Induction heat is generated through hysteresis loss ceases from ferromagnetic materials or eddy currents (skin effect) of non magnetic or electrically conductive materials. The invention is applicable to bonding thermoplastic materials or thermoset composites and curing thermoset adhesives and encapsulates using composite resins or polymers by the means of the inductive polymer matrix and the time cycle pulsing of the electrical induction energy.
The present invention allows the use of new liquid, gel, powder or solid type material to be compatible in the application specific assembly.
The novelty of the new materials starts with nano size structures to micron size inductive materials coated with a specified polymer and compounded into polymer matrix pellets. The compounded pellets are used in multiple ways, as stated below.
Liquids and Gels—Compounded polymer matrix pellets are processed to a powder size of greater than or equal to 1 micron. Liquids and gels are based on a composition of electromagnetic bonding powder and a viscous surface tension promoter to form a pliable polymer matrix for encapsulating, setting, bonding and welding based on the method of dispensing the liquid or gel.
Powders—Compounded polymer matrix pellets are processed to a powder size of greater than or equal to 1 micron in size. The powders are applied using powder dispensers, heat dispensing or spray.
Pellets—as polymer matrix pellets for application specific processing.
Profile—polymer matrix pellets are compounded into solid forms.
Polymer Structures—polymer matrix pellets can be processed with polymer processing equipment or techniques with other polymers and inductive materials (example, films and sheets) for specialized heating.
The novelty of this electro-magnetic precision heating is variable induction time using the electrical induction energy frequency at the fixed Khz to Mhz single frequency being pulse width modulated through variable time cycle(s) which creates a precision electromagnetic heating process. The electrical energy transfer into inductive heating is controlled through the total energy absorbed by the electrically conductive or magnetic particle over time.
The interaction of the electromagnetic field with susceptor particles in a polymer matrix produces targeted heating on command.
The inventive process generates uniform heat inside one or multiples of a dimensional layer of plastic welding material. This reduces adverse effects, such as thermal degradation and thermally induced residual stress, while offering advantages relative to compact shear joint design, speed and energy efficiency.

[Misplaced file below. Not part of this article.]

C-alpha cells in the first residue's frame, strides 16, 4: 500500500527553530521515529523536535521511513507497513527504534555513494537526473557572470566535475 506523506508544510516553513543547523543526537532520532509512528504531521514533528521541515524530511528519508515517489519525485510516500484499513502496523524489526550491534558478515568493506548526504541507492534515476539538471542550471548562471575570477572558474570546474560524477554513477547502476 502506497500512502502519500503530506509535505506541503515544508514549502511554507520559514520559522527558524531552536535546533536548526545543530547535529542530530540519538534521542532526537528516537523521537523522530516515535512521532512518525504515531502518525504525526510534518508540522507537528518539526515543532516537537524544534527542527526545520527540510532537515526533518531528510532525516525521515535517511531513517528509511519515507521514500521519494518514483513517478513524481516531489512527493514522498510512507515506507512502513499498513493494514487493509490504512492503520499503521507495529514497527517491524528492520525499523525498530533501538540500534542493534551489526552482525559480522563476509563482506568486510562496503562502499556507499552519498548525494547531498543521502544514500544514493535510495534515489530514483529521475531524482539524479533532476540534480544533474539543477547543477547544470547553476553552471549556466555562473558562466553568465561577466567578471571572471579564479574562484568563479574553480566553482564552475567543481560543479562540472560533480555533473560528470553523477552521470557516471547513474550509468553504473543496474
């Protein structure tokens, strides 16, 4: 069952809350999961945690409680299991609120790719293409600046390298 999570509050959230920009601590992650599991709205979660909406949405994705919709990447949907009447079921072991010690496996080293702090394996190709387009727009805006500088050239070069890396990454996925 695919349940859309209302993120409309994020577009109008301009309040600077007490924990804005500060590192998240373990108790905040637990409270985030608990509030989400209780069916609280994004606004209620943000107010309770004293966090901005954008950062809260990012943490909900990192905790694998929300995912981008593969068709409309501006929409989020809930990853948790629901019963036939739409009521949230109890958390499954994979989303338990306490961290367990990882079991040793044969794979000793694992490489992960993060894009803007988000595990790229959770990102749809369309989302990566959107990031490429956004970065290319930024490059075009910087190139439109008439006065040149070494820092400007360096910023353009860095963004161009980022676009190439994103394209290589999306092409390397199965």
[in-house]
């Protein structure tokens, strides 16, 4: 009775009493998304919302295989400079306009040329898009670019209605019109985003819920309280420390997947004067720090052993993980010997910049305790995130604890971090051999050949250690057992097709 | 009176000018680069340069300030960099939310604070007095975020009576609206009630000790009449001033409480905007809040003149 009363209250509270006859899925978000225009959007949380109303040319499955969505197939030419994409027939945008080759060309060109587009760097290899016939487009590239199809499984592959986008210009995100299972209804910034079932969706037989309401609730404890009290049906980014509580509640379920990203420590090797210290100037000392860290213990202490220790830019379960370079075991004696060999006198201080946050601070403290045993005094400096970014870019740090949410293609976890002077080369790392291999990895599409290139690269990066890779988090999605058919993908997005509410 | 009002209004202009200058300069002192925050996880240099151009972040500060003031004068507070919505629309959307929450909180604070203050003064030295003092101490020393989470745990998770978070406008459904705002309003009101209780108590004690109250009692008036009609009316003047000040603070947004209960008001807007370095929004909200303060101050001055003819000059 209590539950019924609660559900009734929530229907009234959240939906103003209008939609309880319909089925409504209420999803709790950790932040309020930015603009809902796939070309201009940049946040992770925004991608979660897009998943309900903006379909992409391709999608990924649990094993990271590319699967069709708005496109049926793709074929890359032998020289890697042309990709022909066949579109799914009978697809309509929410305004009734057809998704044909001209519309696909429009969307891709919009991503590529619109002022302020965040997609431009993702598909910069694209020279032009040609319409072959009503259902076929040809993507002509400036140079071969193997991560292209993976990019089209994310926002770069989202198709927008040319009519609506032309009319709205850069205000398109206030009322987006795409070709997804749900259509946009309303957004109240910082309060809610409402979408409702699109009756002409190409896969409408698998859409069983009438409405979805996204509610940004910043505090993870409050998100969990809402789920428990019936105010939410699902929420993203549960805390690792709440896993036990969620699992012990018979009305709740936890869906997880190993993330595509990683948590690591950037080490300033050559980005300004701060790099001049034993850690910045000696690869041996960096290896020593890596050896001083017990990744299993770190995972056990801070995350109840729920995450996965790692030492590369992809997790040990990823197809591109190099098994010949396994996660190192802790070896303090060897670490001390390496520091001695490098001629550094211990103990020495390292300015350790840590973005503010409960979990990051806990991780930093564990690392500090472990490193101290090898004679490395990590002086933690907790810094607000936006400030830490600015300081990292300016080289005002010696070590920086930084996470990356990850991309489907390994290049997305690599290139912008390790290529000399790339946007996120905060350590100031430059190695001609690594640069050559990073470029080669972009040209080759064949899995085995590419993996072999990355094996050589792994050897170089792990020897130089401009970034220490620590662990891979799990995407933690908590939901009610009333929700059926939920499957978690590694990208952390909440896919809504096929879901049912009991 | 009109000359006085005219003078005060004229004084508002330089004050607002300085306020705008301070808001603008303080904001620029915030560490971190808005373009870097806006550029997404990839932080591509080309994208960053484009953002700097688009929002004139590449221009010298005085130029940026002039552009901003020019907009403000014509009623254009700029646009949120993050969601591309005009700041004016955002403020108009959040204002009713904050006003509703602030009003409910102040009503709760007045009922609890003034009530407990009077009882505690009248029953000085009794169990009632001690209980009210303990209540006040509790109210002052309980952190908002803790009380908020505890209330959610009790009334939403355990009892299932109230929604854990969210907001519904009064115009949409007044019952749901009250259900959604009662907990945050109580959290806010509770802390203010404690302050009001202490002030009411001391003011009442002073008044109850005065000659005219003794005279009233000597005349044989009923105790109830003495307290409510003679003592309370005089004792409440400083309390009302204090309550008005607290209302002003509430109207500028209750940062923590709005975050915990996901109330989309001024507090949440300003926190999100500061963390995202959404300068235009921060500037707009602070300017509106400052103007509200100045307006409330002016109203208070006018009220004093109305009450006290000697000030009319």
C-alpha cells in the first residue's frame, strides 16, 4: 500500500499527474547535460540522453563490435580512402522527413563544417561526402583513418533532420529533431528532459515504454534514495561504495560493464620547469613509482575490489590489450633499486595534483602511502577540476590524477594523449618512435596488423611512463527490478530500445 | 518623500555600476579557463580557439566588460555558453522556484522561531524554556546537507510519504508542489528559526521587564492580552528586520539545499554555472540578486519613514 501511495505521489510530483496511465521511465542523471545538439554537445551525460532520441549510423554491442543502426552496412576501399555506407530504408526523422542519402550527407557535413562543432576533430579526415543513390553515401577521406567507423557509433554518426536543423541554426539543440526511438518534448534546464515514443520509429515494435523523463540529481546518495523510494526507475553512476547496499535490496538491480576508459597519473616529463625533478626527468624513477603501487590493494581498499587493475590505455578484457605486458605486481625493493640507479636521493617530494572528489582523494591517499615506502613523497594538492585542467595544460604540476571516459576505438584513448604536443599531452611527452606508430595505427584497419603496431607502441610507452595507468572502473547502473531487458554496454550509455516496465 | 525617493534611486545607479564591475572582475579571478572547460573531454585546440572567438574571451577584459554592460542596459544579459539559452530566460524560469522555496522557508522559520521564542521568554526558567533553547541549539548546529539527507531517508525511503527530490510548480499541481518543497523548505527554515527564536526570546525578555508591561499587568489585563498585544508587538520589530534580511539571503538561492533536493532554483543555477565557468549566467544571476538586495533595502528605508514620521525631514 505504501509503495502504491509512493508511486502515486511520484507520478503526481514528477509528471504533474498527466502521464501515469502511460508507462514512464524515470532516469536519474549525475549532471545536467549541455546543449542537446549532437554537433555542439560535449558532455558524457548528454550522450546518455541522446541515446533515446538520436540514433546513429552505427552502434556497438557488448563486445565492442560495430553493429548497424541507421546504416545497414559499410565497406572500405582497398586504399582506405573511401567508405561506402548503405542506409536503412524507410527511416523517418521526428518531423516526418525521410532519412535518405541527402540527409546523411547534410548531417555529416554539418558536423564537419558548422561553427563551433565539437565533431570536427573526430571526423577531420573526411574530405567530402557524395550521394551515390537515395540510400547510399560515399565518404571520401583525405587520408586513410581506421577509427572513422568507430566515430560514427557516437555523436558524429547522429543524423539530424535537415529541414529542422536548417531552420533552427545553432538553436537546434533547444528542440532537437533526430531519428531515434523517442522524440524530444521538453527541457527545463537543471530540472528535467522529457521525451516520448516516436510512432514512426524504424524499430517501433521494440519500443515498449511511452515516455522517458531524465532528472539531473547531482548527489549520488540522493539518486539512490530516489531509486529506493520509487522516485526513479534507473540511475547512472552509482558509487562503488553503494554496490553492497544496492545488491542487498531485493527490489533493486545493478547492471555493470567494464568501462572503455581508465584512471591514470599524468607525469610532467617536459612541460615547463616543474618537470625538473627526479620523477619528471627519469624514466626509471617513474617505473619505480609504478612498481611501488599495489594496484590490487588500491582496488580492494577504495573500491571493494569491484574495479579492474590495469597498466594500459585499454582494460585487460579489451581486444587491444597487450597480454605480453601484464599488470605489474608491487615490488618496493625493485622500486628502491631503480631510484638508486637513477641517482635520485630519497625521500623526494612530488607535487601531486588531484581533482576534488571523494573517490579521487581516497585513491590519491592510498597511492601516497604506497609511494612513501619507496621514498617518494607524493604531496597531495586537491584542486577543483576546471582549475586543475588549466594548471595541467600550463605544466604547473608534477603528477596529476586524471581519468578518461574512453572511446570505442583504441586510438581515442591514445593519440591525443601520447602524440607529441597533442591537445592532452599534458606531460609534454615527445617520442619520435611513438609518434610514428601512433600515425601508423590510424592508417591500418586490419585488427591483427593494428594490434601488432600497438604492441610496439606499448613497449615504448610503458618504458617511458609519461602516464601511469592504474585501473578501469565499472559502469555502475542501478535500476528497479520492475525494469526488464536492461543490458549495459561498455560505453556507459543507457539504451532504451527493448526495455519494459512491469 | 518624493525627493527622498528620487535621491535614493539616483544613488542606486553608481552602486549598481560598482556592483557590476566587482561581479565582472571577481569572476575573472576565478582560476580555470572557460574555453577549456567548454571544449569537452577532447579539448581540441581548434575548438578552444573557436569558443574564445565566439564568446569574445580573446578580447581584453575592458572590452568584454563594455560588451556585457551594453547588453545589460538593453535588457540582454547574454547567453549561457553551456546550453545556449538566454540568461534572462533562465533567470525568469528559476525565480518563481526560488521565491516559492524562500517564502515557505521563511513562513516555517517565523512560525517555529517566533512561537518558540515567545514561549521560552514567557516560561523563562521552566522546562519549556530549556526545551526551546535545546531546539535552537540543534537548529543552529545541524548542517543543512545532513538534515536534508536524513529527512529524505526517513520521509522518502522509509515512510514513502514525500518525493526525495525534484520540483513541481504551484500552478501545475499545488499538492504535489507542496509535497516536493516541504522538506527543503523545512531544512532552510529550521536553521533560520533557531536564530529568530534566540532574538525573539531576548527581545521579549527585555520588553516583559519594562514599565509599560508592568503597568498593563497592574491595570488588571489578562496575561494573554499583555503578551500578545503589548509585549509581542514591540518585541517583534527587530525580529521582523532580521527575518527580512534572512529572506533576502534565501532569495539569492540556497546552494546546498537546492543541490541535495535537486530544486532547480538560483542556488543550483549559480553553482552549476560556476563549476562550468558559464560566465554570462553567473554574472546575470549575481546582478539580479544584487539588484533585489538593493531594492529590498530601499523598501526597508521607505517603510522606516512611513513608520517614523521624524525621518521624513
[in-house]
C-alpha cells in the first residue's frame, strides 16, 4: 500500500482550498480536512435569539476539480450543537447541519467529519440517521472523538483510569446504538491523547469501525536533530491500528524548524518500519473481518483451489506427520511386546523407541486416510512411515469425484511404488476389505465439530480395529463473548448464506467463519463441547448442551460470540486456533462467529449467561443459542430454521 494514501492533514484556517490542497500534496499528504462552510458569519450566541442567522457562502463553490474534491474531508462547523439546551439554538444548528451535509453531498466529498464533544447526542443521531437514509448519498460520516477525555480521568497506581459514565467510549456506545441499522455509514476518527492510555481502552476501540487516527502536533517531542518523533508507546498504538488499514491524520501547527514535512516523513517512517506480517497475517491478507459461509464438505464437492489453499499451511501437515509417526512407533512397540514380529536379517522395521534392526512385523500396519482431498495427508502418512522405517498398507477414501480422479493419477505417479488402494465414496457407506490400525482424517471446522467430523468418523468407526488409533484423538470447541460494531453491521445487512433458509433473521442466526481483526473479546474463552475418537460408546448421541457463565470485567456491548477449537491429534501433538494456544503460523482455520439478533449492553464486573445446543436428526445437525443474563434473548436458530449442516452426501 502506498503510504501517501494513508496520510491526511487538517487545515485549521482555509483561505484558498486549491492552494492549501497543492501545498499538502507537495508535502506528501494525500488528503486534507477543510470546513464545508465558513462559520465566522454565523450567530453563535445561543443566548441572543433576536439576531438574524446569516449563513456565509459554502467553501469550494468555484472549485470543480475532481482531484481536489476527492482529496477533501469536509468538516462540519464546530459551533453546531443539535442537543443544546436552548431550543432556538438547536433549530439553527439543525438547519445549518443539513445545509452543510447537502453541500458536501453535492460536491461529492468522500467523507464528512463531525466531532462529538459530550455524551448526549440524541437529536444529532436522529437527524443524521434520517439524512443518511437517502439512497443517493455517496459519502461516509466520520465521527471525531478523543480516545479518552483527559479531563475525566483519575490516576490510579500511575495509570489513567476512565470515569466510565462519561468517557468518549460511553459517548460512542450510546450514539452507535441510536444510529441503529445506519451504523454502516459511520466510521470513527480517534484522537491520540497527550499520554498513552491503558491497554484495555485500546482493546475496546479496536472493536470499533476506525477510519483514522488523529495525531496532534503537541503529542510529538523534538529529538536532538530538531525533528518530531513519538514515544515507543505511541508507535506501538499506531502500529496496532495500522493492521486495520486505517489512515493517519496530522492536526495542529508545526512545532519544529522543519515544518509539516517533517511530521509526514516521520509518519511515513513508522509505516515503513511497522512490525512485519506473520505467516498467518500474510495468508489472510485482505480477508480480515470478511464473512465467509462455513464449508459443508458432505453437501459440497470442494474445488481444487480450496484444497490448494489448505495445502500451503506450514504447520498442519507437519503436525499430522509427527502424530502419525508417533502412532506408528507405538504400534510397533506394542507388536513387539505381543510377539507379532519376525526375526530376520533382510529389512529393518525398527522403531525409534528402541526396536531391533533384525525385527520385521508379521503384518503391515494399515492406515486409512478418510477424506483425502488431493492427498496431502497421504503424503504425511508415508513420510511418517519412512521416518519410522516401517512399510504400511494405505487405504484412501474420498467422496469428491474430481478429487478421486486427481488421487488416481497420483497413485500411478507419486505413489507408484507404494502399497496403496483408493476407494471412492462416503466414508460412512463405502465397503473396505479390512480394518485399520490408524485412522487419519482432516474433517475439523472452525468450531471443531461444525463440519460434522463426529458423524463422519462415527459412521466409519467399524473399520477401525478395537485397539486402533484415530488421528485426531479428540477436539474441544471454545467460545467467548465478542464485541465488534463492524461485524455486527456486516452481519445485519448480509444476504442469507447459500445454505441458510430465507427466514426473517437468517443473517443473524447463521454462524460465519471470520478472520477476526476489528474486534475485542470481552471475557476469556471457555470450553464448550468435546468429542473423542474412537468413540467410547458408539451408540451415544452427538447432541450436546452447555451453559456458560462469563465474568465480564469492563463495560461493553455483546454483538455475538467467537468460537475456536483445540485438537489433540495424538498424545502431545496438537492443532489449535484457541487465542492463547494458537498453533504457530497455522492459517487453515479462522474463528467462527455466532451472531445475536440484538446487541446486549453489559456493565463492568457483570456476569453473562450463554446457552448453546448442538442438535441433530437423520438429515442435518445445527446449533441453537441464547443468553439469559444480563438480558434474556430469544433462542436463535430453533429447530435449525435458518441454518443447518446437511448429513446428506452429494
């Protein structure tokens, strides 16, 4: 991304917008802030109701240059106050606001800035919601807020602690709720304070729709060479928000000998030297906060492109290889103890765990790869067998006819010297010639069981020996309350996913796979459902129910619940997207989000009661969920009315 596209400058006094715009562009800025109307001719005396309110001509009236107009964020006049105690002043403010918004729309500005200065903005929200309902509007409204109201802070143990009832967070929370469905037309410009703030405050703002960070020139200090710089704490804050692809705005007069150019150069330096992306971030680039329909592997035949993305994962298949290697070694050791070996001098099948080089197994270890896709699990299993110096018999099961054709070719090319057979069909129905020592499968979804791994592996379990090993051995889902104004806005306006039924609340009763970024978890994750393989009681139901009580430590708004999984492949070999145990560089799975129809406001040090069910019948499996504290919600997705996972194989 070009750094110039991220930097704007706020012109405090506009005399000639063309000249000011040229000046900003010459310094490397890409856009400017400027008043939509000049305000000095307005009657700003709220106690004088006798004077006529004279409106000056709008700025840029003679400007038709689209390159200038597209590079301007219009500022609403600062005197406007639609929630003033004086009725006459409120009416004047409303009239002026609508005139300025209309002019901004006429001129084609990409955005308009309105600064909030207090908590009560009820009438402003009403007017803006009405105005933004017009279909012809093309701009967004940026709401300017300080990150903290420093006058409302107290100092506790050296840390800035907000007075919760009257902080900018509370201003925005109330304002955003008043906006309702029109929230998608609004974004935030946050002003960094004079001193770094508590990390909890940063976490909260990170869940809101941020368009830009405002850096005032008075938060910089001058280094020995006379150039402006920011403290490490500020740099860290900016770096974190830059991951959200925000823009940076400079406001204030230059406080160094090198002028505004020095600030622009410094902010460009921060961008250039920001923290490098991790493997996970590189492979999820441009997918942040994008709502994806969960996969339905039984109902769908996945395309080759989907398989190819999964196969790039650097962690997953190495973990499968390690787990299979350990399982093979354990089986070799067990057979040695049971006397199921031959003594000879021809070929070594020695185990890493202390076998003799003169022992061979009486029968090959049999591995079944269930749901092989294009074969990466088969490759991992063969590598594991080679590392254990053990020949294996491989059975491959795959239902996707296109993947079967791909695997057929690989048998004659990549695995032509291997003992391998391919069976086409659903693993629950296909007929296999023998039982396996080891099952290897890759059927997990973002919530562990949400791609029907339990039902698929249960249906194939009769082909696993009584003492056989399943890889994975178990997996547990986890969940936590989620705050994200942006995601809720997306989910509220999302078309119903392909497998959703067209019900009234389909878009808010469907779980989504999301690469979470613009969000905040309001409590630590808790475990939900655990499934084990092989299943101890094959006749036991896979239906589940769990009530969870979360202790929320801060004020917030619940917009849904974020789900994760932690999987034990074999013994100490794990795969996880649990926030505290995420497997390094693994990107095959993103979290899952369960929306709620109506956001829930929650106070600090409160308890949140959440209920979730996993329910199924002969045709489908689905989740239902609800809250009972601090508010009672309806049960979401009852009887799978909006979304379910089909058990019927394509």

Other features and advantages of the present invention will become apparent from the following description of the invention
The use of the inventive temperature controlled polymer composition for inductive control heating using electrically conductive and magnetic particles will be described below.
A high frequency match impedance tuner 1 and a generator 2 that receives desired inductive heat response commands from control signals generated by a microcontroller 3 for a desired inductive energy response. Each control signal represents a desired time frequency and desired duty cycle. The high frequency power circuit receives the control signals 4 and generates fixed or variable frequency pulse width modulation signals in response. Each frequency pulse width modulated signal has one of at least two fixed frequencies corresponding to the desired magnetic heat effect and has one of a plurality of active duty cycles corresponding to the desired duty cycle to achieve the level of inductive power to control the heating of electrically conductive and magnetic particles. The duty cycles can range from 0 to 100%.
The magnetic field work coil 5 receives the fixed or variable frequency pulse width modulated signals from the high frequency power generator circuit to control the magnetic field flux density of the work coil 5.
The high frequency power generator circuit operates from 80 KHz to 30 Mhz.
The polymer composition of the invention for controlling temperature induction heating comprises at least one polymer matrix material and magnetic or electrically conductive particles, where the particles are greater than or equal to about 10 nanometers in size.
In one embodiment of the polymer composition, the electrically conductive and magnetic particles are evenly distributed in the polymer matrix material.
In another embodiment of the polymer composition, the polymer matrix material has particles greater than or equal to about 1 micron in size, to a manufactured solid profile.
The polymer composition can have the electrically conductive and magnetic particles present from about 1% to about 75% or greater by weight, depending on the base polymer reaction.
In still a further embodiment of the polymer composition the polymer matrix material comprises a thermoplastic material.